Seed stitch ruffled “pleats” fall gracefully over the hips and taper up into a bobble, from which point they carry up into the body of the sweater as widely spaced ribs. These pleats result in a feminine and flattering peplum effect that eliminates the need for any additional waist shaping.

It is knit in pieces from the bottom up, with set-in sleeves that bell out at the ends due to the pleat detail. The seed stitch collar and button placket add texture that does not compete with the lovely shades of teal, green, and purple in the yarn.

Gleaming art glass buttons were the finishing touch of which I was most proud; the colors in the glass are dead-on against the colors in the yarn.

Not intending to self-publish this design, I never wrote up the pattern from my notes. I could probably recreate the notes now and devise a pattern, but I kind of like the idea that this cardigan is one-of-a-kind!

Orchid Thief Stole My Heart

The Orchid Thief Shawlette  pattern stole my heart from the moment Ysolda Teague proposed it for my book, Brave New Knits. Eventually, I knew, I would have to make one of my own.

There were exactly two skeins of Sundara Yarn’s (sadly discontinued) Silk Sport in my stash, with 225 yards in each – just enough to complete the project. The Basil Over Buttercup colorway is a glowing, vibrant green so rich it’s almost iridescent. I’ve seen some gorgeous orchids that are close to this shade of green, so although it may not be the first color one thinks of when contemplating orchids, it definitely worked for me.

I’m glad I didn’t attempt this project sooner, because the transition from Chart #3 to #4 would definitely have stumped me without Ysolda’s corrections. But now it works – and so beautifully! Thankfully, both friends and Ravelers with more courage than I were kind enough to post their experiences to help the rest of us overcome our trepidation.

Given how quickly the project went (I’m not an especially fast knitter, so less than two weeks from start to finish is pretty speedy for me) I think I’ll have to make another.

Finally… An Ishbel To Call My Own

Although it seems that lately I don’t have much time to knit other designers’ patterns, Ysolda Teague’s Ishbel shawl made a great plane project a few weeks ago.

Everywhere I go, I run into a knitter who tells me with great excitement that she has knit up four Ishbels, or sometimes five, or maybe even as many as eight, no lie! So finally, I just had to try it for myself.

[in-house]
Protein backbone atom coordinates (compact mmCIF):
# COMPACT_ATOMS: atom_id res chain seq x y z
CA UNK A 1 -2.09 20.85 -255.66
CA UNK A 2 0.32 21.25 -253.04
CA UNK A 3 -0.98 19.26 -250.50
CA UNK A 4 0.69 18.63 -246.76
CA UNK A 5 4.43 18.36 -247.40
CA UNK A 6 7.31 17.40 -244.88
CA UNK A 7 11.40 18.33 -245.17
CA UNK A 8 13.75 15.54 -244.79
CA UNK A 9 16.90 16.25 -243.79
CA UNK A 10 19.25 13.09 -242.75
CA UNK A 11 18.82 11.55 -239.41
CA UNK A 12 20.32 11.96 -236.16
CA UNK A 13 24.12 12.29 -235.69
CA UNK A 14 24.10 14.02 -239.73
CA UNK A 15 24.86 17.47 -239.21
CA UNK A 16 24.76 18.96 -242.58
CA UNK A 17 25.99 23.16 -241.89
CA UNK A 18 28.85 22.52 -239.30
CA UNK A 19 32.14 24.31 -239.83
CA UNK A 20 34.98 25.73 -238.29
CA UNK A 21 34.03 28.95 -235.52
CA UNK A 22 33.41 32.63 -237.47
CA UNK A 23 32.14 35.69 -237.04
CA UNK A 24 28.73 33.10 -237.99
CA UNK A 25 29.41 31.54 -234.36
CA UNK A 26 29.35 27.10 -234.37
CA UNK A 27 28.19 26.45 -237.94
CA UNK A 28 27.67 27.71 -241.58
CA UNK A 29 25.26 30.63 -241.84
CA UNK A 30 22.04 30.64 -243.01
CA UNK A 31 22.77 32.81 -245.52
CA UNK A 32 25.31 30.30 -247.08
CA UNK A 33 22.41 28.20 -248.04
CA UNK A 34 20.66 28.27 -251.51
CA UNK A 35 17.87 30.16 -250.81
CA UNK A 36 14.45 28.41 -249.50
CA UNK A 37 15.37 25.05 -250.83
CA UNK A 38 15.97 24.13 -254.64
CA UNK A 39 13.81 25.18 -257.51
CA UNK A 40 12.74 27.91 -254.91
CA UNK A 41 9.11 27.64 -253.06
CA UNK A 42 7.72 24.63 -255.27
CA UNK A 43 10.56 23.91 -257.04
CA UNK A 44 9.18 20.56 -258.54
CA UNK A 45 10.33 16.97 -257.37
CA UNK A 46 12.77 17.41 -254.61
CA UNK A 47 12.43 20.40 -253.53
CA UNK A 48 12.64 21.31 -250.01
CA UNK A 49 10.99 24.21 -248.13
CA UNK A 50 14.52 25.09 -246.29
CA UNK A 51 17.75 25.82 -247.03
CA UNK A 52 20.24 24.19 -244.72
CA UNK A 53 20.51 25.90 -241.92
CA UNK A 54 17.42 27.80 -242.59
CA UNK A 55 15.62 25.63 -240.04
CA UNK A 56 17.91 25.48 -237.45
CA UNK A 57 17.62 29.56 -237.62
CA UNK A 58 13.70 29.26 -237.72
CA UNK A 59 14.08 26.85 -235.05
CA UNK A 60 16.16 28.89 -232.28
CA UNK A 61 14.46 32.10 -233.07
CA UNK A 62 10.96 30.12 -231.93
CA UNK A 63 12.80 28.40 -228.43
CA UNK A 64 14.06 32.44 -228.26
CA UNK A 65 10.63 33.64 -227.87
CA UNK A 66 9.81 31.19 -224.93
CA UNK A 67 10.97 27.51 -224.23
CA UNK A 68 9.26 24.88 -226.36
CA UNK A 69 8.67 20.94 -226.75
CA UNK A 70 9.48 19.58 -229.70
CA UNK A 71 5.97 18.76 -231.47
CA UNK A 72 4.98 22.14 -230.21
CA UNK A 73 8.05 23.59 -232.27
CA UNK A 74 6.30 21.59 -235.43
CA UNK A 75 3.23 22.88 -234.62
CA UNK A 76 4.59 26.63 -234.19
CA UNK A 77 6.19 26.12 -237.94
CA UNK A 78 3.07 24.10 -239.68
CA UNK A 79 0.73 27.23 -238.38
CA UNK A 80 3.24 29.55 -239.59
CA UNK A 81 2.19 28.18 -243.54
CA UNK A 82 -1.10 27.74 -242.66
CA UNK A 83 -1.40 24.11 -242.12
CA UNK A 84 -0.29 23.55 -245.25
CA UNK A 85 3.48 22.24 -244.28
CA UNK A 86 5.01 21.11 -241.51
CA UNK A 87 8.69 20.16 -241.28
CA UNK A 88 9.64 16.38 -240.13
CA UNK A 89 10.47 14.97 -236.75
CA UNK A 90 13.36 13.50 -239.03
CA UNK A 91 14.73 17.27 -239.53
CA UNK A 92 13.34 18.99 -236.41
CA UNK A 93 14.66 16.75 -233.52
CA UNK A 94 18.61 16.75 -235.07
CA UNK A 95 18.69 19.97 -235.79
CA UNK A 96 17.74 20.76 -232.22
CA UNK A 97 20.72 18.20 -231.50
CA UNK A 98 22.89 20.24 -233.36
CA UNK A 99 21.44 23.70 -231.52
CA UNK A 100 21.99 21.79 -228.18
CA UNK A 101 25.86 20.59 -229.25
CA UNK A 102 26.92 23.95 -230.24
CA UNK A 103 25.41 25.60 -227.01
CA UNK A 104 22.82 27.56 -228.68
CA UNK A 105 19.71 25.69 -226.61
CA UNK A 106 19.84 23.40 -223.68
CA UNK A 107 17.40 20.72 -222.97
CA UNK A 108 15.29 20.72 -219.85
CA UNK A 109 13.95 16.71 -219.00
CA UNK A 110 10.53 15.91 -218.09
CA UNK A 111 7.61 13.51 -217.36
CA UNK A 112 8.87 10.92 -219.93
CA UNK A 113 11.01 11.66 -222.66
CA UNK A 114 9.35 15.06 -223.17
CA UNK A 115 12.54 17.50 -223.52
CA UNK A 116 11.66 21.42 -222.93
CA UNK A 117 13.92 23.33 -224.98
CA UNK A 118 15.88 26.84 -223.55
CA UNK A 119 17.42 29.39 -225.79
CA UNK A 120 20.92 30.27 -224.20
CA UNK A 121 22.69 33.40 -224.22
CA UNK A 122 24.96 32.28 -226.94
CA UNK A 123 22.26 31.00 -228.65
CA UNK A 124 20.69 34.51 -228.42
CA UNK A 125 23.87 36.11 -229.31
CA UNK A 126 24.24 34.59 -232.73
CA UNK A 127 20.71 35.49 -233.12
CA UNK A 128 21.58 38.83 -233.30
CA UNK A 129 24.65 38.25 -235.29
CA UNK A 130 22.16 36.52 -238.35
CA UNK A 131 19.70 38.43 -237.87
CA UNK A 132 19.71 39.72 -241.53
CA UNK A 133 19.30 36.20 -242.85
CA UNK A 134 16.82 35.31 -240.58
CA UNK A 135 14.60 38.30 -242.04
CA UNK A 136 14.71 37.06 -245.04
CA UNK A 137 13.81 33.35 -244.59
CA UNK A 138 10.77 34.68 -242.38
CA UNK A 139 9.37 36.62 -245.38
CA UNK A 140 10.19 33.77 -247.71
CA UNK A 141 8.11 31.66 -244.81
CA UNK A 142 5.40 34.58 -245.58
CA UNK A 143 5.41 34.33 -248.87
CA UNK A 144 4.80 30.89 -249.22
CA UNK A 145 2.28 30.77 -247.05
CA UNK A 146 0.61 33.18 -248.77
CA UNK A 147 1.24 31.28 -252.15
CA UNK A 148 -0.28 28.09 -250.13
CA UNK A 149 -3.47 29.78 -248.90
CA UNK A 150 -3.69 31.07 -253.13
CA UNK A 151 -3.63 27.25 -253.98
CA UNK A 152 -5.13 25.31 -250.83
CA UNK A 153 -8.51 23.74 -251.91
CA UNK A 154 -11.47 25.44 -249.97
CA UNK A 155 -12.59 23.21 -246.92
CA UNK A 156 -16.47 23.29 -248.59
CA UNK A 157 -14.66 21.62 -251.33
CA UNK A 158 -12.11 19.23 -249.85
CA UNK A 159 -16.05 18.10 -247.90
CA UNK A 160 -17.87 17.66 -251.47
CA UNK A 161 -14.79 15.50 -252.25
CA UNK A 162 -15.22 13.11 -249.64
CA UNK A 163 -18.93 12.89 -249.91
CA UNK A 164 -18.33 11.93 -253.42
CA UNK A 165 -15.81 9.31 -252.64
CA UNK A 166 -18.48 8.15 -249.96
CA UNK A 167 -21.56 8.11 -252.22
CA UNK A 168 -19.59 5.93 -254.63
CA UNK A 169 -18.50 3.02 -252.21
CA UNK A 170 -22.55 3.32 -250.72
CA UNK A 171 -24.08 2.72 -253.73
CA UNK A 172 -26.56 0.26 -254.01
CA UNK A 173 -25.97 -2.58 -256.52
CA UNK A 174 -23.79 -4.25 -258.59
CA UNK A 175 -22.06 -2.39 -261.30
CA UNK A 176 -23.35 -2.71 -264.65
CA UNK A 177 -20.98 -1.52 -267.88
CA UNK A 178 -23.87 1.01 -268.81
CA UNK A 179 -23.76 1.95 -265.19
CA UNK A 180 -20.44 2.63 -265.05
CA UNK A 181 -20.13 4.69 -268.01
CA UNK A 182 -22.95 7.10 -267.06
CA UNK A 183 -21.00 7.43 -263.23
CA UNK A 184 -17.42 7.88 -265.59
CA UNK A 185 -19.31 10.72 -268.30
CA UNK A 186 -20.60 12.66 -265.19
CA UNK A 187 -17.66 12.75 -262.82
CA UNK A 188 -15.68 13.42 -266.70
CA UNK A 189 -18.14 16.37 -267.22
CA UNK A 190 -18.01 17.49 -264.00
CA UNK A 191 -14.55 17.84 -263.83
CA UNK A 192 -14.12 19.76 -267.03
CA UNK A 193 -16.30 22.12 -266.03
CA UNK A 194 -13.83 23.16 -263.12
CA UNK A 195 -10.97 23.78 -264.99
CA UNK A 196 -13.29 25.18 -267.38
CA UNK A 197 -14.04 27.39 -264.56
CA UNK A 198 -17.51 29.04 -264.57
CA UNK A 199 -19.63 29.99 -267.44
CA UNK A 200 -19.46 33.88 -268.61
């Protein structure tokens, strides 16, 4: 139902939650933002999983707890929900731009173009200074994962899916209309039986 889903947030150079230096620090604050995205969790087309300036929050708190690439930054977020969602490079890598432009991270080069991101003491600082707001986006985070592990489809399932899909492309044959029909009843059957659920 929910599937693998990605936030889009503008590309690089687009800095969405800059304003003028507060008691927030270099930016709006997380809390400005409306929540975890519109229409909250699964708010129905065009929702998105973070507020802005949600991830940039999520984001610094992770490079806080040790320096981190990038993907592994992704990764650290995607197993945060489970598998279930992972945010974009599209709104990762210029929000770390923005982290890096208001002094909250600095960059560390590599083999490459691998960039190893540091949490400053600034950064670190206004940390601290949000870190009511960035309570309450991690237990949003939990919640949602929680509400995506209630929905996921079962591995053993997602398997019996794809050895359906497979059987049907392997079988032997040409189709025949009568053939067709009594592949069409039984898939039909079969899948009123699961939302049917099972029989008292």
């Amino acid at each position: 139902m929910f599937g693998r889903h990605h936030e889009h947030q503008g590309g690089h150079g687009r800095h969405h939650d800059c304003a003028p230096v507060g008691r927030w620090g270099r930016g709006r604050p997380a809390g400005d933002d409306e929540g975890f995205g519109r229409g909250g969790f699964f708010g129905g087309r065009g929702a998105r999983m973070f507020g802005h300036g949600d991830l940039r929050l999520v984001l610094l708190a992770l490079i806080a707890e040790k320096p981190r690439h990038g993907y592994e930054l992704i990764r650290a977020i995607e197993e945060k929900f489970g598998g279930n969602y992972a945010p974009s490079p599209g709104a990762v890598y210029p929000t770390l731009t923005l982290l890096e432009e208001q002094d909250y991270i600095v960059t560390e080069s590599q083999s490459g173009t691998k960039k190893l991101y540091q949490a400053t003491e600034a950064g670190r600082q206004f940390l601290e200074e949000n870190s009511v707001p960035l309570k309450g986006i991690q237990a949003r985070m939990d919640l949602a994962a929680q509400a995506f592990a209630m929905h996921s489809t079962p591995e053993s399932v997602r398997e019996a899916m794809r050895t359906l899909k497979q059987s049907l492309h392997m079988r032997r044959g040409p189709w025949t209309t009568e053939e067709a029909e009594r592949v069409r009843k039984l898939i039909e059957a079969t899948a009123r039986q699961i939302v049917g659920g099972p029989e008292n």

And I have to admit it is a very satifsying project; simple stockinette concluded with a simple lace border repeat. Great for a long plane or car ride. A wonderful way to show off a beautiful skein of laceweight or sock yarn.

Mine is in Malabrigo Sock, color #809, Solis. Mmmm… the scrumptious yarn in that divine colorway was as lovely to work as the project itself. I even had quite a bit left over of the single skein, leading me to believe I should have made the large version after all. Next time. I guess I might just become one of those serial Ishbel knitters….

So Behind It Looks Caught Up To Me

The latest radio silence is attributable to nothing more serious than travel and then more time needed to catch up on life.

But I couldn’t let my new pattern release go entirely unheralded.

Please say hello to Sonja, a rectangular stole and bonus scarf pattern in a total of three sizes. After much test knitting and pattern tweaking, she is finally ready for her close-up. Two simple but satisfying lace patterns are combined to create a wonderfully soft and warm wrap that will keep you cozy on a winter day.

Should you desire a Sonja of your own (and why wouldn’t you, she said in a shameless plug), you have the option of making her in one of three sizes: Large – 17″ wide x 84″ long for a truly sumptuous wrap, Small – 17″wide x 66″ long for those of us who tend to get warm a bit too quickly and often these days, and Scarf – 8 3/4″ wide x 66″ long, for anyone who just wants a wrap around her neck rather than her entire torso.



Fingering or laceweight yarns are recommended for Sonja; the large red version is worked in about 2 2/3 skeins of Madelinetosh Tosh Sock; the small teal version is knit up in slightly less than two 400-yd. skeins of Fearless Fibers Laceweight Merino Wool, and the scarf is made from less than one skein – 500 yds. – of Sundara Yarn Fingering Silky Merino.

Whichever yarn you choose, all were made on US Size 6 needles. Obviously, in the laceweight the resulting wrap is a more open, airier lace than in the fingering weight choices.

Sonja is offered for sale in my Pattern Store right here on this site, and on my Ravelry Designer page.

Designer Spotlight #9 – Jennifer Hagan, Figknits

When Jen Hagan of figknits offered to make the Global Cable Coat for Brave New Knits, I had to pinch myself. The sketch she sent me was promising, but it was impossible to imagine how much more gorgeous this sweater-coat would be in real life.

Knit with bulky weight, hard-wearing Beaverslide Dry Goods McTaggart Tweeds & Heathers, this is hand-knit outerwear at its finest; wam and elegant, stylish yet practical. Although it would probably be too warm for all but our chilliest California winter days, I am sure that the Global Cable Coat will be a big hit in parts of the country that have a real winter (though I have to make it anyway… because Resistance. Is. Futile.).